In Asadi v. GE Energy (USA), L.L.C., No. 12-20522 (5th Cir. July. 17, 2013), the Fifth Circuit ruled that a whistleblower under Dodd Frank must report the complaint to the SEC to obtain whistleblower protection under Dodd-Frank. The Fifth Circuit summarized the statutory background and its ruling as follows:
“Congress enacted Dodd-Frank in the wake of the 2008 financial crisis. Section 922 of Dodd-Frank, as one component of the Act’s comprehensive reform of the U.S. financial regulatory system, encourages individuals to provide information relating to a violation of U.S. securities laws to the Securities and Exchange Commission (“SEC” or “Commission”). Section 922, codified at 15 U.S.C. § 78u-6, encourages such disclosures through two related provisions that: (1) require the SEC to pay significant monetary awards to individuals who provide information to the SEC which leads to a successful enforcement action; and (2) create a private cause of action for certain individuals against employers who retaliate against them for taking specified protected actions.3 We must answer a relatively straightforward question relating to the latter provision in this case: whether an individual who is not a “whistleblower” under the statutory definition of that term in § 78u-6(a)(6) may, in some circumstances, nevertheless seek relief under the whistleblower-protection provision. For the reasons that follow, we hold that the plain language of the Dodd-Frank whistleblower-protection provision creates a private cause of action only for individuals who provide information relating to a violation of the securities laws to the SEC.”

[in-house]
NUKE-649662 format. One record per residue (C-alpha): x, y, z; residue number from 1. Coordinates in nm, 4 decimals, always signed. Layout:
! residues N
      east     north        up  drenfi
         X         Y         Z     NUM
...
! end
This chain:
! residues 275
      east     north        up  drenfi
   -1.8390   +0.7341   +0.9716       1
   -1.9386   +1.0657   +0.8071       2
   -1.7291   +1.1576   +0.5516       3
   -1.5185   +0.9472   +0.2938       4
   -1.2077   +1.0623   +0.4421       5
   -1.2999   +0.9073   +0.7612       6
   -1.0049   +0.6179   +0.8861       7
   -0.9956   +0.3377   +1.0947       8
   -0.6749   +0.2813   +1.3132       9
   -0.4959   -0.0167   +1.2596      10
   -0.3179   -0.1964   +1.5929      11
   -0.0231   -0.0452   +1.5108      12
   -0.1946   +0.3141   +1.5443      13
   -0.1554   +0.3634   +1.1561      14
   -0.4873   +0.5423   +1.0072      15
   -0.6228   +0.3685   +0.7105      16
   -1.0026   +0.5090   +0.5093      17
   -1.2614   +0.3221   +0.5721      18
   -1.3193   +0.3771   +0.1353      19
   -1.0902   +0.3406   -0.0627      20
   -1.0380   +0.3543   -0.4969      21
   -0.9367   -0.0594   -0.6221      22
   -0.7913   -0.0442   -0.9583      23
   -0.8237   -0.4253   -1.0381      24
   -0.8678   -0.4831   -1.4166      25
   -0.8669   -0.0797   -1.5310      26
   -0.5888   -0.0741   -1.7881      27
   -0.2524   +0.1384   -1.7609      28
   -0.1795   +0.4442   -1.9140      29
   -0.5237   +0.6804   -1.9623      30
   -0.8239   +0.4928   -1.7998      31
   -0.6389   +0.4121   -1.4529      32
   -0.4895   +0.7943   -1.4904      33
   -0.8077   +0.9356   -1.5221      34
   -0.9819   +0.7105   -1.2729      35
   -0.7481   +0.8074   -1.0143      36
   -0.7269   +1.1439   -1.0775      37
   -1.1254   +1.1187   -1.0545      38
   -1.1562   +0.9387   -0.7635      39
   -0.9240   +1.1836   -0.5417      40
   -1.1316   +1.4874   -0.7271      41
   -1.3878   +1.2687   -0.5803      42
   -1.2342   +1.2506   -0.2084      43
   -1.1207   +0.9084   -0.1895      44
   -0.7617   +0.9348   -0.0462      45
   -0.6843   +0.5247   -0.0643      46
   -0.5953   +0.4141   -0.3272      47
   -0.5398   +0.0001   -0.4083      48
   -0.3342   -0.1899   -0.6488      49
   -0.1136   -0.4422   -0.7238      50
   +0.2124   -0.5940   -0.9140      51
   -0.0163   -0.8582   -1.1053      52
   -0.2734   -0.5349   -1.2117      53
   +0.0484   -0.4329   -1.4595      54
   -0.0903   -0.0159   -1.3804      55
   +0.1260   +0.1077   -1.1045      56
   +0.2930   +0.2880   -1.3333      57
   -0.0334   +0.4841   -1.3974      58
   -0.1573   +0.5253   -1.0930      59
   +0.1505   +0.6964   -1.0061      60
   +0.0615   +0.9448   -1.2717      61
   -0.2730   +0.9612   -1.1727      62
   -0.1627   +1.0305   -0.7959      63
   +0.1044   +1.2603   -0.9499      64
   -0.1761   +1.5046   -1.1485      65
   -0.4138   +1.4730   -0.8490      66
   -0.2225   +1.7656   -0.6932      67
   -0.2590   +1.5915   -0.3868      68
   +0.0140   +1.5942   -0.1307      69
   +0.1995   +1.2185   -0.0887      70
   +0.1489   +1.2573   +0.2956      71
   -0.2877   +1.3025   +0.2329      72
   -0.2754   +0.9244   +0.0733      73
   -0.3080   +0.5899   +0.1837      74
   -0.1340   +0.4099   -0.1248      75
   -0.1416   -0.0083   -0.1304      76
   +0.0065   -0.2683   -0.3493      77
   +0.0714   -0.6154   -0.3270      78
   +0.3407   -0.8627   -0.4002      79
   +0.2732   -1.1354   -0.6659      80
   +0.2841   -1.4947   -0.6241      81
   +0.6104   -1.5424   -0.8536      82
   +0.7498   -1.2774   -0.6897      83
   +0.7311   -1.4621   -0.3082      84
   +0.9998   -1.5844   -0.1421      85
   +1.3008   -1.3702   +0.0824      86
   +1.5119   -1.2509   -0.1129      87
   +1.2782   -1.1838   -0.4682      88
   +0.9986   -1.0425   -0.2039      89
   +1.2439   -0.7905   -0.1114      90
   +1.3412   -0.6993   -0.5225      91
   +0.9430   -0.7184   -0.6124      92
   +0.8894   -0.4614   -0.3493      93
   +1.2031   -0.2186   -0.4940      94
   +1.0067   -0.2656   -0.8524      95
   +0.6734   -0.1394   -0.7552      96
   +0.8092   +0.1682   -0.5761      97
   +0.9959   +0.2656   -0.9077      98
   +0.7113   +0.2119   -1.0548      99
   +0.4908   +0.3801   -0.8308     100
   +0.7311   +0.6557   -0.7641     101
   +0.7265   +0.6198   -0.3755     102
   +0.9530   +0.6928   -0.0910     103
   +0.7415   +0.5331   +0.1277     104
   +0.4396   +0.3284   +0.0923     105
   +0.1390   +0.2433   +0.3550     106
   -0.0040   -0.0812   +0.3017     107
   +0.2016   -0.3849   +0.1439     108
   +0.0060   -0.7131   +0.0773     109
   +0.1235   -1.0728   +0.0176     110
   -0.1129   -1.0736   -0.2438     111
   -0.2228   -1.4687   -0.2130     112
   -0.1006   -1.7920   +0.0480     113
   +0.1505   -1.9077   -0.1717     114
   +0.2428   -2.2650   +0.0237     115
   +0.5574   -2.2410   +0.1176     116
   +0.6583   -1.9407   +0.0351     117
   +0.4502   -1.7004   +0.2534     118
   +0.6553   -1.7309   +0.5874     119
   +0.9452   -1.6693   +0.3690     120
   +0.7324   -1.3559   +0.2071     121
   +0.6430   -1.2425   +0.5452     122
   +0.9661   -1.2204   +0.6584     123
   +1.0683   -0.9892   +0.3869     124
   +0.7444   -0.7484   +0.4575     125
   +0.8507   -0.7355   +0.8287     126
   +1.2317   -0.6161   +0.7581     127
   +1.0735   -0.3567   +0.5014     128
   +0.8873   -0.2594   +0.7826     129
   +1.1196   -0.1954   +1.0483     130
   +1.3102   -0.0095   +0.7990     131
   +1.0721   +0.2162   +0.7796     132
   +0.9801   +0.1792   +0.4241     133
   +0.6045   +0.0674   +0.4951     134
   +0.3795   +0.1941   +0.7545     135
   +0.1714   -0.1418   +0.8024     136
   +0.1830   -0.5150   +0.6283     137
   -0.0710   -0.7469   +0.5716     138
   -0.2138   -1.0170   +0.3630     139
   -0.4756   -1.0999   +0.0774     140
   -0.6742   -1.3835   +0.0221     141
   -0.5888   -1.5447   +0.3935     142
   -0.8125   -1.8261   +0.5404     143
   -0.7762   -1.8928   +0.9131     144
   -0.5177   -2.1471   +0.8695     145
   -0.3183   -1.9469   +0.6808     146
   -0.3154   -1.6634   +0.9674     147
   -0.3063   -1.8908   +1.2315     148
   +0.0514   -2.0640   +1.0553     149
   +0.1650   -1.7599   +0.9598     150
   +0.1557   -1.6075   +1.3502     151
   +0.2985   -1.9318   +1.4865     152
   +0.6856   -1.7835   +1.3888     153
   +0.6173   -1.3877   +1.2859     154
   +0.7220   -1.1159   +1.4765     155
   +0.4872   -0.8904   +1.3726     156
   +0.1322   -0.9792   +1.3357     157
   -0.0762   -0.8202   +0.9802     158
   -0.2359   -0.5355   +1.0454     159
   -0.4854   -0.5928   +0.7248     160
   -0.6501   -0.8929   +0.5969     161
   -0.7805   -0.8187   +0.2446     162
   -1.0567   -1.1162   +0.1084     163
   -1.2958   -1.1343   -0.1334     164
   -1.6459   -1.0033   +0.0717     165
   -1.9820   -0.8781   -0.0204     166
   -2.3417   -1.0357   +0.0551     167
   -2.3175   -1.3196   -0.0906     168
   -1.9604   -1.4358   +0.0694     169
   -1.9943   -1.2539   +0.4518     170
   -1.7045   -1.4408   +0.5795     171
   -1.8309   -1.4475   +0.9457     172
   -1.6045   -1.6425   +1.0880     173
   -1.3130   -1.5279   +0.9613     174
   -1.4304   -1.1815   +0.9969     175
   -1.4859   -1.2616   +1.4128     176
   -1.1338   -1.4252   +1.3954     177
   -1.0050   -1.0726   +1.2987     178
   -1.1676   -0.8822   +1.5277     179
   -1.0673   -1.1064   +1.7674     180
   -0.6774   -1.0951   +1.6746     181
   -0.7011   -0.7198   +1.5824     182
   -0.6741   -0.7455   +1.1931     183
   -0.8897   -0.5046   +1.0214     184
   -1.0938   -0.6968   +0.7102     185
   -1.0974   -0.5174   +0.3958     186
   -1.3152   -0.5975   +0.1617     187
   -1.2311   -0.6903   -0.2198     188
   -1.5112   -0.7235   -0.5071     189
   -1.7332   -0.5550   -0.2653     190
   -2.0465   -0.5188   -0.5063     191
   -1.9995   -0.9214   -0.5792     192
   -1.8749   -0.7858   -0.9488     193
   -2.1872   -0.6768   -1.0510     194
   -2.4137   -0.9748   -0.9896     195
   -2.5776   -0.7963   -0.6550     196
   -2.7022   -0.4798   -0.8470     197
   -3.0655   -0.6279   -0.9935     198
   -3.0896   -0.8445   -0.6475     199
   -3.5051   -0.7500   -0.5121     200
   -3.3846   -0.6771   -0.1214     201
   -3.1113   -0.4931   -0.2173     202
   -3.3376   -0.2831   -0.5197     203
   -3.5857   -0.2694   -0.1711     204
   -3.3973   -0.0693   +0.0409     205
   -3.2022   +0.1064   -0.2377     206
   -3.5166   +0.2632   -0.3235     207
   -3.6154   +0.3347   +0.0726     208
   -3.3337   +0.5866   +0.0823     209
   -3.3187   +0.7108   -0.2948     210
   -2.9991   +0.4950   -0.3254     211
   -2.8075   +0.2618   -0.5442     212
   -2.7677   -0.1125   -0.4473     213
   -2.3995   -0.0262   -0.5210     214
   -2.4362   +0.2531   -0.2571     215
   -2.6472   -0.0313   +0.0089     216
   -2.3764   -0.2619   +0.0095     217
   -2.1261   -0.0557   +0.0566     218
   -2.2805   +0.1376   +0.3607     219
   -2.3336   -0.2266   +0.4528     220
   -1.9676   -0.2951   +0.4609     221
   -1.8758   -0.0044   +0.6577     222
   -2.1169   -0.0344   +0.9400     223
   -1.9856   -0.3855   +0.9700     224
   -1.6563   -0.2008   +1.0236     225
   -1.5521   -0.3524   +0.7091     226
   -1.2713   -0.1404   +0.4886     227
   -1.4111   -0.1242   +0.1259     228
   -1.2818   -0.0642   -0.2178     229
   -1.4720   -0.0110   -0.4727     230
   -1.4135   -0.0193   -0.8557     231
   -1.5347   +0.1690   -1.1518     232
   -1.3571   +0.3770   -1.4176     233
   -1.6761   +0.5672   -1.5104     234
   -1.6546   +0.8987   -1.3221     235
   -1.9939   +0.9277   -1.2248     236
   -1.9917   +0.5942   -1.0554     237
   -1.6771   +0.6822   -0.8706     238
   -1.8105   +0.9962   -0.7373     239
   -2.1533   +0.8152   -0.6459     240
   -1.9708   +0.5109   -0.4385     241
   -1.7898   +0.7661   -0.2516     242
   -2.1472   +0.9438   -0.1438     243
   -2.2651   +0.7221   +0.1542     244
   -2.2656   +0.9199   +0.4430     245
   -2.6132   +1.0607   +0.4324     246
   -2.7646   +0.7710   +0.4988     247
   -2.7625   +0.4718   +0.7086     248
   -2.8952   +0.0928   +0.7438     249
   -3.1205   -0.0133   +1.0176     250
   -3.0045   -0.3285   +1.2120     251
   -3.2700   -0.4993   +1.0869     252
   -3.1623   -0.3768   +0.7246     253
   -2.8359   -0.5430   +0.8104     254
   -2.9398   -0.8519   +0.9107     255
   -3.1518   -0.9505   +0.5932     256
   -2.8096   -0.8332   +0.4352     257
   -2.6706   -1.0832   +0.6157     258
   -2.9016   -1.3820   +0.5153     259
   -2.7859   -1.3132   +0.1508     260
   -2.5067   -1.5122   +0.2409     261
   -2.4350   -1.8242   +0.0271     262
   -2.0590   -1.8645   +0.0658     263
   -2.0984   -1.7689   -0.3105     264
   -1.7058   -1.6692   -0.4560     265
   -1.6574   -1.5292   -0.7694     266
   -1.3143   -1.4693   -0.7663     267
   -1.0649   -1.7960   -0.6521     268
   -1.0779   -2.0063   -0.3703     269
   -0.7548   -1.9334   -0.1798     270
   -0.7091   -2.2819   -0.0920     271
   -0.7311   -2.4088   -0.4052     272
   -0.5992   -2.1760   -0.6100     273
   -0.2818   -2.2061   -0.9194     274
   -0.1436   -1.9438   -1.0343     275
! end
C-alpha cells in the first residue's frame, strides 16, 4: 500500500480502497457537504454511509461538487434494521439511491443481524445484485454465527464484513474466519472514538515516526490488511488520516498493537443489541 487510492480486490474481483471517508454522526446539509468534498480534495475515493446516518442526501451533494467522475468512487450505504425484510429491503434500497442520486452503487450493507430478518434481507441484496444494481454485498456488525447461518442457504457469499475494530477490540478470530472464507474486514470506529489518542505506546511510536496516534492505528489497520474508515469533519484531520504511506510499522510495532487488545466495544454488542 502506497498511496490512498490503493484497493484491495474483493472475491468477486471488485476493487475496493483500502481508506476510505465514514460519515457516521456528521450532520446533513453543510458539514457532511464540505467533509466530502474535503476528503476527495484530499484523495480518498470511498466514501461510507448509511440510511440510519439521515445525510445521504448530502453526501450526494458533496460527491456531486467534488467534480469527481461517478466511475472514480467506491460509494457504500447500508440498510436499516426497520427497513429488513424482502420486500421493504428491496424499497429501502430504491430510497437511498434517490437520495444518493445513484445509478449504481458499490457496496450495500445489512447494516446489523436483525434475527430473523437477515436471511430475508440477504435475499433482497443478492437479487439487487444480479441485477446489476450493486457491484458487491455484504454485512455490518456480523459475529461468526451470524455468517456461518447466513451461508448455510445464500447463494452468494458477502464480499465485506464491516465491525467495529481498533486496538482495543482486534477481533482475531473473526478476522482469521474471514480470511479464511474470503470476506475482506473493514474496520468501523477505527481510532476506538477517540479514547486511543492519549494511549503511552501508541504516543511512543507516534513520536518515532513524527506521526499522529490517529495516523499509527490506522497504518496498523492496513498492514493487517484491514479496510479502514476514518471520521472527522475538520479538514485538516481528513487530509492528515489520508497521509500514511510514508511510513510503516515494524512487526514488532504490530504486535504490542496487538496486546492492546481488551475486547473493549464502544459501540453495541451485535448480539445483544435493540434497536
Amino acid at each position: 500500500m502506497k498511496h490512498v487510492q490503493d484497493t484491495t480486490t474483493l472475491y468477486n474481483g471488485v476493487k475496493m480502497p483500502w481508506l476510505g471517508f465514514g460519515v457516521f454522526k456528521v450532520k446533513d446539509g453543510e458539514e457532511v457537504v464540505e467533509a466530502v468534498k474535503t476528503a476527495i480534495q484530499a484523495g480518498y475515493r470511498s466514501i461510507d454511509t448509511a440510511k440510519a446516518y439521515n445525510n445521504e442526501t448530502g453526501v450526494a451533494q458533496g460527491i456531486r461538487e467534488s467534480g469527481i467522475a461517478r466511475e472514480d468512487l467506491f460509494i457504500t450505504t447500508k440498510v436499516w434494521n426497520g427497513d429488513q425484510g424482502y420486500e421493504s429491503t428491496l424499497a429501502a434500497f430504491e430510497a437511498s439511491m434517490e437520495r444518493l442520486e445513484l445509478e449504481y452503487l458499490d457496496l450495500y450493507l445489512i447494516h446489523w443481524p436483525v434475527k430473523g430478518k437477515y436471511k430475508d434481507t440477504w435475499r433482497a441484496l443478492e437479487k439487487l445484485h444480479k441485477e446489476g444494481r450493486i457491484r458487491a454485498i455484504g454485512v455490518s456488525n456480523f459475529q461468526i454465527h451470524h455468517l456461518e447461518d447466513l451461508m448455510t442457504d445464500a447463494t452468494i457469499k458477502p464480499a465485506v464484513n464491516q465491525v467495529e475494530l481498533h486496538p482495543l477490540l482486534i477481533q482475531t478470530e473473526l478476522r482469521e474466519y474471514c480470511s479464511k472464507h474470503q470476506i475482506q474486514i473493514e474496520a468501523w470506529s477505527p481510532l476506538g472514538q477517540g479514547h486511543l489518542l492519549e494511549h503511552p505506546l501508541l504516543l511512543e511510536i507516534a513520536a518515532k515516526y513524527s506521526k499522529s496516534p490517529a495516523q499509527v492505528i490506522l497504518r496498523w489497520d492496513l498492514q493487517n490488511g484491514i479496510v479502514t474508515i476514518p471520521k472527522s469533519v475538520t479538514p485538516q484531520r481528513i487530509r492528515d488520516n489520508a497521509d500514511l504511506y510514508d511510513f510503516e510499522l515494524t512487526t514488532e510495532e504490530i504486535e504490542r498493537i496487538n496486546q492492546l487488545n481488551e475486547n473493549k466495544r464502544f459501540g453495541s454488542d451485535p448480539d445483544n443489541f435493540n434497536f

This article summarizes the SEC’s whistleblower program.
The Fifth Circuit ruling conflicts with other circuits, thus raising the possibility of a U.S. Supreme Court review. If accepted as the final law, employees are provided even stronger inducement to skip their employer’s whistleblower system and report directly (or at least quickly) to the SEC. As described in this article, employers need to consider more rapid self reporting to the SEC. An outside reporting service is one of the means of encouraging employees to work with what their employers establish, and ensure that complaints are surfaced quickly.